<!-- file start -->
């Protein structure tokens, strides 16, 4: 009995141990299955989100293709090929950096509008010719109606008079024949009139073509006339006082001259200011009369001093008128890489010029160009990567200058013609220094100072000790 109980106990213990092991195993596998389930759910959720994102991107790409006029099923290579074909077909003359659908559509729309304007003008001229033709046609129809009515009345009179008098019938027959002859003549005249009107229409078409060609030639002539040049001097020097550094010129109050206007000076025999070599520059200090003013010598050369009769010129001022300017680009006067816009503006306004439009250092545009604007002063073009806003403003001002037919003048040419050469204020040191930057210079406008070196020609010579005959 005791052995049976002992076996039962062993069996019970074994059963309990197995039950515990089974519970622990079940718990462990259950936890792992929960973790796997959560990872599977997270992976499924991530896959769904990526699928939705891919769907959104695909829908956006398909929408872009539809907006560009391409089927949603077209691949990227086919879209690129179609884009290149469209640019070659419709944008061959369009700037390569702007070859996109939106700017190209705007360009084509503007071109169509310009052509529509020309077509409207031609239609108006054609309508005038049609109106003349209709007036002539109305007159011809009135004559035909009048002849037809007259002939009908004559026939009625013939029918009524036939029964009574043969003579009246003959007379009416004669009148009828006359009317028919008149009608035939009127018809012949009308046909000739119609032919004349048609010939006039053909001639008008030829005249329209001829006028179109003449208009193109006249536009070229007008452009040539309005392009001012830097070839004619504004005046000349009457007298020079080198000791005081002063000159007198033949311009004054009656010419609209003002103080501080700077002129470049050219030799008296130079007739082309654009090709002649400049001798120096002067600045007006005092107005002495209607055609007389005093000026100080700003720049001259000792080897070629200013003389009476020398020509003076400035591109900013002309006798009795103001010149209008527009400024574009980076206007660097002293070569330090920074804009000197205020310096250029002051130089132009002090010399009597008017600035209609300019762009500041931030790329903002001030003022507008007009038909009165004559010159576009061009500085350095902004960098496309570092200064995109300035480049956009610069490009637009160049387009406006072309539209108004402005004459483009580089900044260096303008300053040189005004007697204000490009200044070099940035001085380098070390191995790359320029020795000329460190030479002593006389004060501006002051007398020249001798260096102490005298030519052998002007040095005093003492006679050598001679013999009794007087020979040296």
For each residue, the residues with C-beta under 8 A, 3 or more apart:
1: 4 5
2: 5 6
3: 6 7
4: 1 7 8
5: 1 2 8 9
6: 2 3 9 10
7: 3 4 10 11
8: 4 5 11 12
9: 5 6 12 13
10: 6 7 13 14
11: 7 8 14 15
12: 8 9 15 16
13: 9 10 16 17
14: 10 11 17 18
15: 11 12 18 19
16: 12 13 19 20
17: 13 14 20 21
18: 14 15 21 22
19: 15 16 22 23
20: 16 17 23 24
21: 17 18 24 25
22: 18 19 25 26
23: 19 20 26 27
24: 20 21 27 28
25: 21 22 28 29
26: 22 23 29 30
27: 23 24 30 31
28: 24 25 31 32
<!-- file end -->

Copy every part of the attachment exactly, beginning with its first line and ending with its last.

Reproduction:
């Protein structure tokens, strides 16, 4: 009995141990299955989100293709090929950096509008010719109606008079024949009139073509006339006082001259200011009369001093008128890489010029160009990567200058013609220094100072000790 109980106990213990092991195993596998389930759910959720994102991107790409006029099923290579074909077909003359659908559509729309304007003008001229033709046609129809009515009345009179008098019938027959002859003549005249009107229409078409060609030639002539040049001097020097550094010129109050206007000076025999070599520059200090003013010598050369009769010129001022300017680009006067816009503006306004439009250092545009604007002063073009806003403003001002037919003048040419050469204020040191930057210079406008070196020609010579005959 005791052995049976002992076996039962062993069996019970074994059963309990197995039950515990089974519970622990079940718990462990259950936890792992929960973790796997959560990872599977997270992976499924991530896959769904990526699928939705891919769907959104695909829908956006398909929408872009539809907006560009391409089927949603077209691949990227086919879209690129179609884009290149469209640019070659419709944008061959369009700037390569702007070859996109939106700017190209705007360009084509503007071109169509310009052509529509020309077509409207031609239609108006054609309508005038049609109106003349209709007036002539109305007159011809009135004559035909009048002849037809007259002939009908004559026939009625013939029918009524036939029964009574043969003579009246003959007379009416004669009148009828006359009317028919008149009608035939009127018809012949009308046909000739119609032919004349048609010939006039053909001639008008030829005249329209001829006028179109003449208009193109006249536009070229007008452009040539309005392009001012830097070839004619504004005046000349009457007298020079080198000791005081002063000159007198033949311009004054009656010419609209003002103080501080700077002129470049050219030799008296130079007739082309654009090709002649400049001798120096002067600045007006005092107005002495209607055609007389005093000026100080700003720049001259000792080897070629200013003389009476020398020509003076400035591109900013002309006798009795103001010149209008527009400024574009980076206007660097002293070569330090920074804009000197205020310096250029002051130089132009002090010399009597008017600035209609300019762009500041931030790329903002001030003022507008007009038909009165004559010159576009061009500085350095902004960098496309570092200064995109300035480049956009610069490009637009160049387009406006072309539209108004402005004459483009580089900044260096303008300053040189005004007697204000490009200044070099940035001085380098070390191995790359320029020795000329460190030479002593006389004060501006002051007398020249001798260096102490005298030519052998002007040095005093003492006679050598001679013999009794007087020979040296």
For each residue, the residues with C-beta under 8 A, 3 or more apart:
1: 4 5
2: 5 6
3: 6 7
4: 1 7 8
5: 1 2 8 9
6: 2 3 9 10
7: 3 4 10 11
8: 4 5 11 12
9: 5 6 12 13
10: 6 7 13 14
11: 7 8 14 15
12: 8 9 15 16
13: 9 10 16 17
14: 10 11 17 18
15: 11 12 18 19
16: 12 13 19 20
17: 13 14 20 21
18: 14 15 21 22
19: 15 16 22 23
20: 16 17 23 24
21: 17 18 24 25
22: 18 19 25 26
23: 19 20 26 27
24: 20 21 27 28
25: 21 22 28 29
26: 22 23 29 30
27: 23 24 30 31
28: 24 25 31 32